The PlayStation 5 came out in late 2020. Two years later, you'd expect it to be less expensive now. But, as it turns out, the PS5 is curbing the long-standing trend of price cuts. Instead, it will get a hefty price hike going forward - effective immediately.
Here's the full list of all the regions affected by the PS5 price increase and by how much:
- Europe: 549.99 euros (disc version) and 449.99 euros (digital version)
- UK: £479.99 (disc version) and £399.99 (digital version)
- Japan: 54,980 yen (disc version) and 44,980 yen (digital version)
- China: 4,299 yuan (disc version) and 3,499 yuan (digital version)
- Australia: 799.95 Australian dollars (disc version) and 649.95 Australian dollars (digital version)
- Mexico: 14,999 Mexican pesos (disc version) and 12,499 Mexican pesos (digital version)
- Canada: 649.99 Canadian dollars (disc version) and 519.99 Canadian dollars (digital version)
Sony confirmed the price hike in an official blog post, attributing the move to "challenging economic conditions." Surprisingly enough, the US market is safe from the PS5 price hike.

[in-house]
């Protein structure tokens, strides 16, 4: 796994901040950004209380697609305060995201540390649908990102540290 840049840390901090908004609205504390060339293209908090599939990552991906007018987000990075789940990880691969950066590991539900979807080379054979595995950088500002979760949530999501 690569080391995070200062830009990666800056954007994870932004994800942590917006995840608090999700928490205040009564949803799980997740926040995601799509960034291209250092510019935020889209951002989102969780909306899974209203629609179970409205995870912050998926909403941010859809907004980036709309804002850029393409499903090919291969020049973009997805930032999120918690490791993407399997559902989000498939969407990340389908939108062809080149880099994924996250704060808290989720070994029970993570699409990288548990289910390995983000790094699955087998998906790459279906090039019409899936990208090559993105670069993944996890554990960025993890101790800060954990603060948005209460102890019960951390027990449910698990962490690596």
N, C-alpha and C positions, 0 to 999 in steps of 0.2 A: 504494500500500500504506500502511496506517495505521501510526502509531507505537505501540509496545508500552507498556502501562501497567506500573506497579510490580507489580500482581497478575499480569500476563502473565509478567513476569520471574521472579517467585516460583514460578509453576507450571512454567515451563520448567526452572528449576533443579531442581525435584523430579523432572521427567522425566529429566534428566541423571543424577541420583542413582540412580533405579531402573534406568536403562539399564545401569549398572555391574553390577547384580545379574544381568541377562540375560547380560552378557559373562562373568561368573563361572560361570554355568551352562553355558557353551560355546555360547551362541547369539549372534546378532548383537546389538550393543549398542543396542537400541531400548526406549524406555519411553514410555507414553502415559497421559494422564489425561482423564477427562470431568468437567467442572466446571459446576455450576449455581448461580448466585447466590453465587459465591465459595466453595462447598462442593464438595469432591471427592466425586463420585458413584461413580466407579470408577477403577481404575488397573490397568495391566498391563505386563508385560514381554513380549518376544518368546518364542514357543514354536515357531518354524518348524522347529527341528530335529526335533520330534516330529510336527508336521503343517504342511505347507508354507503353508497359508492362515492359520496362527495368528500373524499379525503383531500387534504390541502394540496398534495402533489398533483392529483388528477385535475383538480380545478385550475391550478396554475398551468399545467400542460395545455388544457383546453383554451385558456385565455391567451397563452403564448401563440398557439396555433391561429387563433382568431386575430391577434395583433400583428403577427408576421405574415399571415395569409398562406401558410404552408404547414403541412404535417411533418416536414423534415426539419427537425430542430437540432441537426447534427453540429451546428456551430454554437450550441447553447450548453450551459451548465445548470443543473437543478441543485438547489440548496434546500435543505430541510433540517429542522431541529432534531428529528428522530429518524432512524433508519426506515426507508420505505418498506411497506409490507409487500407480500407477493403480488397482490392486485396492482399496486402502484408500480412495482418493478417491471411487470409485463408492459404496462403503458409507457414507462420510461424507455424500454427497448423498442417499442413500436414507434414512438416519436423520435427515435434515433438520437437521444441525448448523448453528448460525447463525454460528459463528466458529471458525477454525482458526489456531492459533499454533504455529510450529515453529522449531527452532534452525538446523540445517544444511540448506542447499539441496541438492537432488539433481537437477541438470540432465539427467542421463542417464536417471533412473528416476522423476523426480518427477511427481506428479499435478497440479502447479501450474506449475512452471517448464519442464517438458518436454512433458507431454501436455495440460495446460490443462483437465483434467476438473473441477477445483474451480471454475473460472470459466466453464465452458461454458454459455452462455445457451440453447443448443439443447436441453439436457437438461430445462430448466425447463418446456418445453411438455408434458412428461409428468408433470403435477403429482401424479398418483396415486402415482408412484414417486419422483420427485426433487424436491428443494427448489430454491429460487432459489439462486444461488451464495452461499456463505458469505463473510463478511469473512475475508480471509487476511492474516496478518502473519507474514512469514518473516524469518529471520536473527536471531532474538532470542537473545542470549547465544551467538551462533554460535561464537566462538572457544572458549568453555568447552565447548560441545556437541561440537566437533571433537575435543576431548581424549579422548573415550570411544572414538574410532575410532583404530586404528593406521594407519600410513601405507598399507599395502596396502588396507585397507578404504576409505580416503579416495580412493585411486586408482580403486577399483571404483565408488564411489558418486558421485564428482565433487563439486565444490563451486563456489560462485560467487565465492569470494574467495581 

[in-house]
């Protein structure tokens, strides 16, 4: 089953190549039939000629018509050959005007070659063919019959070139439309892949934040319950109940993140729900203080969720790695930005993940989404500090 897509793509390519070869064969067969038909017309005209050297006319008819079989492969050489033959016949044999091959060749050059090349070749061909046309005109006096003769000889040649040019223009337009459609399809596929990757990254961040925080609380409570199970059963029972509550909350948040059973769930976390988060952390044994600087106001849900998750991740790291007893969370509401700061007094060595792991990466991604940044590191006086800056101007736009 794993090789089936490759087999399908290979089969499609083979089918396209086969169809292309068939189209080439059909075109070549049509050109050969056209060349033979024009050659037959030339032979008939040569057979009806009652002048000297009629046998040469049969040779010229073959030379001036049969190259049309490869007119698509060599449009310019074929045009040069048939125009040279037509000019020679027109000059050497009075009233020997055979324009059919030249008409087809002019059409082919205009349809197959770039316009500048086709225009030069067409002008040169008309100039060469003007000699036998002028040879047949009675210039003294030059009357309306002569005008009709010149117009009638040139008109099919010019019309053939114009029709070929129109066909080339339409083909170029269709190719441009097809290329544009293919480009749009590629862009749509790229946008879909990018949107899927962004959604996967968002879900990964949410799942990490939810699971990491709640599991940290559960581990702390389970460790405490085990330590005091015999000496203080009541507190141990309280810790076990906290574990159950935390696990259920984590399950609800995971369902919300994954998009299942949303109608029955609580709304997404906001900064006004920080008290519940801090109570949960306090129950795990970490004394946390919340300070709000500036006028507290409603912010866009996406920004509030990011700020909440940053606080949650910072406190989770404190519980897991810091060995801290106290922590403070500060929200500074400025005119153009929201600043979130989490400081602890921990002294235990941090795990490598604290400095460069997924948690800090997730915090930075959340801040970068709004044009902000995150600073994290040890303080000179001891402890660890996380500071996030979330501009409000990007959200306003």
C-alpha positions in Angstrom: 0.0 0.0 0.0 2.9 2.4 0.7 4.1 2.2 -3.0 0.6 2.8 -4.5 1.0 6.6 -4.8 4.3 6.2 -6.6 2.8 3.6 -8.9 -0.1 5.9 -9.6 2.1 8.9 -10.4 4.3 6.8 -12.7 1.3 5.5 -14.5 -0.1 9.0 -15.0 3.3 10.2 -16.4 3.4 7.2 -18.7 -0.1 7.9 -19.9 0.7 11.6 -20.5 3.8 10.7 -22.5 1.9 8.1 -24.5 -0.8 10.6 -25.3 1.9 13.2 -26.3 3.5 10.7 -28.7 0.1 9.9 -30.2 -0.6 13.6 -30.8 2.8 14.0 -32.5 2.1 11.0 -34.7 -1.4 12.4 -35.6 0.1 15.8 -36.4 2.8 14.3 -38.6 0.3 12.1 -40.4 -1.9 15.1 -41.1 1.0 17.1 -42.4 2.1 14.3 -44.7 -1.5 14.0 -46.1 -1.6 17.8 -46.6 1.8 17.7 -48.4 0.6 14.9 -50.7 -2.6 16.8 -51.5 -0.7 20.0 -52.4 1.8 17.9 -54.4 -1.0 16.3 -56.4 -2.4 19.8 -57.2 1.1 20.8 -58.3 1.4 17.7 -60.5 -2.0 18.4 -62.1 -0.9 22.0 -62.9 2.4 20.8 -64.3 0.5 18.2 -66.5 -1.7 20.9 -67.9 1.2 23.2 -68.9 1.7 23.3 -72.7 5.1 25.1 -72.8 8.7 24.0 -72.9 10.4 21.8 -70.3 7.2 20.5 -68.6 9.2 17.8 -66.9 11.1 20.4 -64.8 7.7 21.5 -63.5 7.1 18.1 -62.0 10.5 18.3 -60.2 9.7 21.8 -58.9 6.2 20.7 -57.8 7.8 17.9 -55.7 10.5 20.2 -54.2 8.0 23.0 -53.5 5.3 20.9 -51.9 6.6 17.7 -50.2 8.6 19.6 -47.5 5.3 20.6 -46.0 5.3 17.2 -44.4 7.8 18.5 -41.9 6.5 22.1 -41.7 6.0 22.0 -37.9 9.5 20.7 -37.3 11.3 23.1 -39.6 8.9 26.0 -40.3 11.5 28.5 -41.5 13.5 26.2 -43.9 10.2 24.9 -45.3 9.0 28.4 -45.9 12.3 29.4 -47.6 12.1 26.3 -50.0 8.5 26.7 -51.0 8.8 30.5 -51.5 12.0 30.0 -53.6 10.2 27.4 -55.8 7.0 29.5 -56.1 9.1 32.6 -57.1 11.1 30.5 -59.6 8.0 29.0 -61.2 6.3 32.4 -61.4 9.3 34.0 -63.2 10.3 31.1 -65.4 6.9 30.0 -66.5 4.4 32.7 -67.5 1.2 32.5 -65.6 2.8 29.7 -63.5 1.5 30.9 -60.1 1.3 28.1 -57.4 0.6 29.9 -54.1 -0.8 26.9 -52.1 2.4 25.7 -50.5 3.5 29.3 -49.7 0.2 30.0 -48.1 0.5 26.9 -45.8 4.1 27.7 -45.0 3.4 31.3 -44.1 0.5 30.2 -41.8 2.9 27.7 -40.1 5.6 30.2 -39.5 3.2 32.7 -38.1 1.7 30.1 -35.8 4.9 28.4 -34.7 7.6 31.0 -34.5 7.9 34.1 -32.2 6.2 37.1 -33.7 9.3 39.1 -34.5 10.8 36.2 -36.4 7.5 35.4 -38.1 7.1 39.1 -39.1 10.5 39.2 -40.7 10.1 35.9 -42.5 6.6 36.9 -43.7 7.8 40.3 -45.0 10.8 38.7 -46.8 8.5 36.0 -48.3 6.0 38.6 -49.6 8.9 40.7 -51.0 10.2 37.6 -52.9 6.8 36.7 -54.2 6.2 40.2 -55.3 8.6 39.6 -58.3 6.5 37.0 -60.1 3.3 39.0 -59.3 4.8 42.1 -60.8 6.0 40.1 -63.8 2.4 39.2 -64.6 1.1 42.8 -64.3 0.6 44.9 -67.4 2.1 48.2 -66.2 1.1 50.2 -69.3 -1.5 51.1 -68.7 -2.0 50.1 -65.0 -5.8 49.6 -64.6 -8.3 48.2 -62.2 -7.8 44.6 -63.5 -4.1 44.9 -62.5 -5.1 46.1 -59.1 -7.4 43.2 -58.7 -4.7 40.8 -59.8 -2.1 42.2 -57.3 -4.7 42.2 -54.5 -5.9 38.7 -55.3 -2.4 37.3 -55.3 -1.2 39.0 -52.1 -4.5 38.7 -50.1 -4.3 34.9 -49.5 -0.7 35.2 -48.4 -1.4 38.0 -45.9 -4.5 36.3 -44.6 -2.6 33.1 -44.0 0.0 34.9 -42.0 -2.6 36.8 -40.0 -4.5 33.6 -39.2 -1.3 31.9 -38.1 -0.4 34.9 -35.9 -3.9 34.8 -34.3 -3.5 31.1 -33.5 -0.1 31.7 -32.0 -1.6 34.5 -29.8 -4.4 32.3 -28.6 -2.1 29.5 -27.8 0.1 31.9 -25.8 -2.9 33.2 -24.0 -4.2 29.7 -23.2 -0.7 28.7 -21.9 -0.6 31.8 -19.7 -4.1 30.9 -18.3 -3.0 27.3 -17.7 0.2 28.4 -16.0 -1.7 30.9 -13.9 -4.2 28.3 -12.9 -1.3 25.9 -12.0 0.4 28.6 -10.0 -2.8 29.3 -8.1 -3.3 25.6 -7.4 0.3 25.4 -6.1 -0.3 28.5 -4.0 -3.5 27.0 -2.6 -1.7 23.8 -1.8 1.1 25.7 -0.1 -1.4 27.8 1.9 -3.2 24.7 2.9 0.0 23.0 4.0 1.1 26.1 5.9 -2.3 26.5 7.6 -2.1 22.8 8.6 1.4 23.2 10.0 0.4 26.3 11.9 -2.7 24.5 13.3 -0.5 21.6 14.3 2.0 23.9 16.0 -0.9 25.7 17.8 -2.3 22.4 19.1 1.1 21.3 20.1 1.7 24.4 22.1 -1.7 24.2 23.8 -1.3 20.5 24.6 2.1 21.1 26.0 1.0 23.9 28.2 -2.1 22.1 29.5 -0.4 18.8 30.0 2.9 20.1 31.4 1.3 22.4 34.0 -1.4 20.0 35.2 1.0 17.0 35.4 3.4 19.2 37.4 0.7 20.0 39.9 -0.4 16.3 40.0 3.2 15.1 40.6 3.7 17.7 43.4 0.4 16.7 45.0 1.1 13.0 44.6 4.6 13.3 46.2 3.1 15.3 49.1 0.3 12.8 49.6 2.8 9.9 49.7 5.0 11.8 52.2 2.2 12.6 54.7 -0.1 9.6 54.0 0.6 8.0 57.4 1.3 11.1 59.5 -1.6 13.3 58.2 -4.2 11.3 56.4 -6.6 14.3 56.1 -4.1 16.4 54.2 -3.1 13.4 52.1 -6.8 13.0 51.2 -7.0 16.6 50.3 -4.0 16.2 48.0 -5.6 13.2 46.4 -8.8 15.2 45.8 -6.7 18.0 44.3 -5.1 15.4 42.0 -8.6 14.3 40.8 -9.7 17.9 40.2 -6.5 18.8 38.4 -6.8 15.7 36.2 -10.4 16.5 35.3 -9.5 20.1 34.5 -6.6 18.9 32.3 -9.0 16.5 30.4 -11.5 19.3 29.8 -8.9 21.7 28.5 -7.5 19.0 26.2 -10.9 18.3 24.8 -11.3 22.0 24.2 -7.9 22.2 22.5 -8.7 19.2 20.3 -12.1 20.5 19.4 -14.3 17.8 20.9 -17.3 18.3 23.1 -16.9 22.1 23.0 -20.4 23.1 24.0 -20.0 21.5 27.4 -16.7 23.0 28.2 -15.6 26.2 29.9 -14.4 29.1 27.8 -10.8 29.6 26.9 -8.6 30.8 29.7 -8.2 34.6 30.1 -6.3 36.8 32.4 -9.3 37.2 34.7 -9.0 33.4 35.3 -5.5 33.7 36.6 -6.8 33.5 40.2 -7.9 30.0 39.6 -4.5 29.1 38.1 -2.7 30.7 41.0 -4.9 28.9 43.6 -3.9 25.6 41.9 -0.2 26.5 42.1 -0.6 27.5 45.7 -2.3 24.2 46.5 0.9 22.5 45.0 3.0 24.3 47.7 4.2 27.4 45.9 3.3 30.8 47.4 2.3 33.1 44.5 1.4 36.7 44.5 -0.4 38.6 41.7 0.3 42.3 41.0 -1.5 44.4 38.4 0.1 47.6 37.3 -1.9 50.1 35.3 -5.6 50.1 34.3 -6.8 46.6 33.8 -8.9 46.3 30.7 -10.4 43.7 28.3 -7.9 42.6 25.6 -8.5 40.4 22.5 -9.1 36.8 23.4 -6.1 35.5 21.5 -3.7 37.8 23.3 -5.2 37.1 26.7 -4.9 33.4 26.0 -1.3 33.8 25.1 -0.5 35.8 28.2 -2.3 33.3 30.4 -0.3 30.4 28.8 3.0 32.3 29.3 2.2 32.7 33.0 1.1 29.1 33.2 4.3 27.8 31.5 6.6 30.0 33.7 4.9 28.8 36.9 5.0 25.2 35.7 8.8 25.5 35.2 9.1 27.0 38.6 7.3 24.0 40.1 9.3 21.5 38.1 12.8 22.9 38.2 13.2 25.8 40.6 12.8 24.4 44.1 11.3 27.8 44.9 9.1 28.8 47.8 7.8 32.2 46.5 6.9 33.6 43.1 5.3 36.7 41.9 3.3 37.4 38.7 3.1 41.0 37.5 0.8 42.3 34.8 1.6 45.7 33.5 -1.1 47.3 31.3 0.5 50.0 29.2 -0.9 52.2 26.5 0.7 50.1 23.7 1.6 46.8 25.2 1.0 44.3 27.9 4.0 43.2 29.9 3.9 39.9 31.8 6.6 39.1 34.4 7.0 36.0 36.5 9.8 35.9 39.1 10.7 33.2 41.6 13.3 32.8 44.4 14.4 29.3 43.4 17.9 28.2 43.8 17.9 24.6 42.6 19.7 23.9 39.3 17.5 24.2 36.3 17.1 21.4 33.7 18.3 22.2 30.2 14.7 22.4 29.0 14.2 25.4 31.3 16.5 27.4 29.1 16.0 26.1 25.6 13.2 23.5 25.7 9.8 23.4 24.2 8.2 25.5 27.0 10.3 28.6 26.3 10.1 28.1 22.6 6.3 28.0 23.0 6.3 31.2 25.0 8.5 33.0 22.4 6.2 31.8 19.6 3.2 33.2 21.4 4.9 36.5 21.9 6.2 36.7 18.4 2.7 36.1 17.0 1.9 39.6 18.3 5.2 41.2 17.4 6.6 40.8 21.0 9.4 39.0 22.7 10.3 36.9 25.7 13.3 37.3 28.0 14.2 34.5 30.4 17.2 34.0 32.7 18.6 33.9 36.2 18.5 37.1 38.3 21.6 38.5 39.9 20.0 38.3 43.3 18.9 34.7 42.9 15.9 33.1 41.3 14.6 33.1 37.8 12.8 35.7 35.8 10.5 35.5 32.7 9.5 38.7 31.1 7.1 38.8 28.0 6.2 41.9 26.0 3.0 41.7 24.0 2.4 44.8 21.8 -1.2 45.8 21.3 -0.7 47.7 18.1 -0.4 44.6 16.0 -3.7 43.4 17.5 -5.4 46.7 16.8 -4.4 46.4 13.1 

All things considered, the move to make the PS5 around 10% more expensive than before isn't totally unexpected, even if it's unprecedented. The fact is that Sony has already alluded to selling the PS5 at a higher price earlier this year after reporting a slight financial decline in Q1.
Despite the unfortunate news, we don't see it affecting the demand for the PS5. Sony is still hard-pressed to sell enough PS5 units to meet the market. Even though the PS5 hasn't outsold the Xbox Series S/X as much as the PS4 did to the Xbox One, it all feels like Sony is only a supply chain solution away from doing the same thing again.
If nothing else, we're surprised that the PS5 is still selling just as well as it does. You have to keep in mind that it launched during a pandemic with a worldwide chip shortage while facing an inflation crisis.
Ultimately, we're curious to see how Microsoft responds to Sony's latest announcement. It's worth noting that one of the main reasons why the Xbox 360 gained so much traction was its value - it sold at $299 at launch, nearly half the $499 sticker price for the PS3. Microsoft could use this opportunity to drive its "value" offering more by positioning the Xbox Series X as the cheaper and better console. Not to mention, the Game Pass continues to be solid with rumors of Ubisoft+ coming soon.